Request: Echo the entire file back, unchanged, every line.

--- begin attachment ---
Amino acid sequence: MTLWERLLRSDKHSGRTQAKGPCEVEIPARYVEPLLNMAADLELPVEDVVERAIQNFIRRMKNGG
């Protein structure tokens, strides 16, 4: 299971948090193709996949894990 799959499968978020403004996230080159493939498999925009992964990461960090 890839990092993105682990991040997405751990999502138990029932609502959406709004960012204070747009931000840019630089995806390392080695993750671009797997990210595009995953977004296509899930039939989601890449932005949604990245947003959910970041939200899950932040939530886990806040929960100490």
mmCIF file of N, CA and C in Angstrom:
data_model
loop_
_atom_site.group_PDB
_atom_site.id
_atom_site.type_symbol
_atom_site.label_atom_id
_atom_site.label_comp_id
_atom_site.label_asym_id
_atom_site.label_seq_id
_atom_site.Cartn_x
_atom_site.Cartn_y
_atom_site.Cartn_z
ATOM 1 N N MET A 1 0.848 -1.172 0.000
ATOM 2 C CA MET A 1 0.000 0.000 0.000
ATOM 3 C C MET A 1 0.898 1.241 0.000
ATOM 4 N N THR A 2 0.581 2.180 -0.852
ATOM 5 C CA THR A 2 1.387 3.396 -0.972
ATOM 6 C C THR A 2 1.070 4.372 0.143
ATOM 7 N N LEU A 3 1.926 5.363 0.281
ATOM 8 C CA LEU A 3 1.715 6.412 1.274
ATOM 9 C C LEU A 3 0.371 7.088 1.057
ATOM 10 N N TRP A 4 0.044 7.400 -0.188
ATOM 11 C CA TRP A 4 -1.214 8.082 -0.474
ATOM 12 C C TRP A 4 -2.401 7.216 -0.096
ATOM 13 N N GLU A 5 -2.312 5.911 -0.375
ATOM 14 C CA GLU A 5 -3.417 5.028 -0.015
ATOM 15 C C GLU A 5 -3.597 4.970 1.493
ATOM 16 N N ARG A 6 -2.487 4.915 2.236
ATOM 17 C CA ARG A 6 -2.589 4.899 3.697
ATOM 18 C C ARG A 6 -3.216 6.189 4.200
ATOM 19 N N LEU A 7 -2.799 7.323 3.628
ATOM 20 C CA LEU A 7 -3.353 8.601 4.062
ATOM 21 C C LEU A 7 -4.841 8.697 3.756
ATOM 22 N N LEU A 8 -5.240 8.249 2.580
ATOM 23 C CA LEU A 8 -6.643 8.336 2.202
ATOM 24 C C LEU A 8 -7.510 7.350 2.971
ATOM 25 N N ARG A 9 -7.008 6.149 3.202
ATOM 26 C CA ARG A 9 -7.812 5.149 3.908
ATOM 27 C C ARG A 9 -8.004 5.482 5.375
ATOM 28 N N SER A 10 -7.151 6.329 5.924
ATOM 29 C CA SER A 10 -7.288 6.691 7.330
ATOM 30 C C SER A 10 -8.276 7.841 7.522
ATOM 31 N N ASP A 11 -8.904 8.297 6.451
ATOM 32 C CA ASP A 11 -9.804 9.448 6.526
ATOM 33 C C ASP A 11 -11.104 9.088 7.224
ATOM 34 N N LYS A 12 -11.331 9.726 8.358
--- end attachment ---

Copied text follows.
Amino acid sequence: MTLWERLLRSDKHSGRTQAKGPCEVEIPARYVEPLLNMAADLELPVEDVVERAIQNFIRRMKNGG
């Protein structure tokens, strides 16, 4: 299971948090193709996949894990 799959499968978020403004996230080159493939498999925009992964990461960090 890839990092993105682990991040997405751990999502138990029932609502959406709004960012204070747009931000840019630089995806390392080695993750671009797997990210595009995953977004296509899930039939989601890449932005949604990245947003959910970041939200899950932040939530886990806040929960100490």
mmCIF file of N, CA and C in Angstrom:
data_model
loop_
_atom_site.group_PDB
_atom_site.id
_atom_site.type_symbol
_atom_site.label_atom_id
_atom_site.label_comp_id
_atom_site.label_asym_id
_atom_site.label_seq_id
_atom_site.Cartn_x
_atom_site.Cartn_y
_atom_site.Cartn_z
ATOM 1 N N MET A 1 0.848 -1.172 0.000
ATOM 2 C CA MET A 1 0.000 0.000 0.000
ATOM 3 C C MET A 1 0.898 1.241 0.000
ATOM 4 N N THR A 2 0.581 2.180 -0.852
ATOM 5 C CA THR A 2 1.387 3.396 -0.972
ATOM 6 C C THR A 2 1.070 4.372 0.143
ATOM 7 N N LEU A 3 1.926 5.363 0.281
ATOM 8 C CA LEU A 3 1.715 6.412 1.274
ATOM 9 C C LEU A 3 0.371 7.088 1.057
ATOM 10 N N TRP A 4 0.044 7.400 -0.188
ATOM 11 C CA TRP A 4 -1.214 8.082 -0.474
ATOM 12 C C TRP A 4 -2.401 7.216 -0.096
ATOM 13 N N GLU A 5 -2.312 5.911 -0.375
ATOM 14 C CA GLU A 5 -3.417 5.028 -0.015
ATOM 15 C C GLU A 5 -3.597 4.970 1.493
ATOM 16 N N ARG A 6 -2.487 4.915 2.236
ATOM 17 C CA ARG A 6 -2.589 4.899 3.697
ATOM 18 C C ARG A 6 -3.216 6.189 4.200
ATOM 19 N N LEU A 7 -2.799 7.323 3.628
ATOM 20 C CA LEU A 7 -3.353 8.601 4.062
ATOM 21 C C LEU A 7 -4.841 8.697 3.756
ATOM 22 N N LEU A 8 -5.240 8.249 2.580
ATOM 23 C CA LEU A 8 -6.643 8.336 2.202
ATOM 24 C C LEU A 8 -7.510 7.350 2.971
ATOM 25 N N ARG A 9 -7.008 6.149 3.202
ATOM 26 C CA ARG A 9 -7.812 5.149 3.908
ATOM 27 C C ARG A 9 -8.004 5.482 5.375
ATOM 28 N N SER A 10 -7.151 6.329 5.924
ATOM 29 C CA SER A 10 -7.288 6.691 7.330
ATOM 30 C C SER A 10 -8.276 7.841 7.522
ATOM 31 N N ASP A 11 -8.904 8.297 6.451
ATOM 32 C CA ASP A 11 -9.804 9.448 6.526
ATOM 33 C C ASP A 11 -11.104 9.088 7.224
ATOM 34 N N LYS A 12 -11.331 9.726 8.358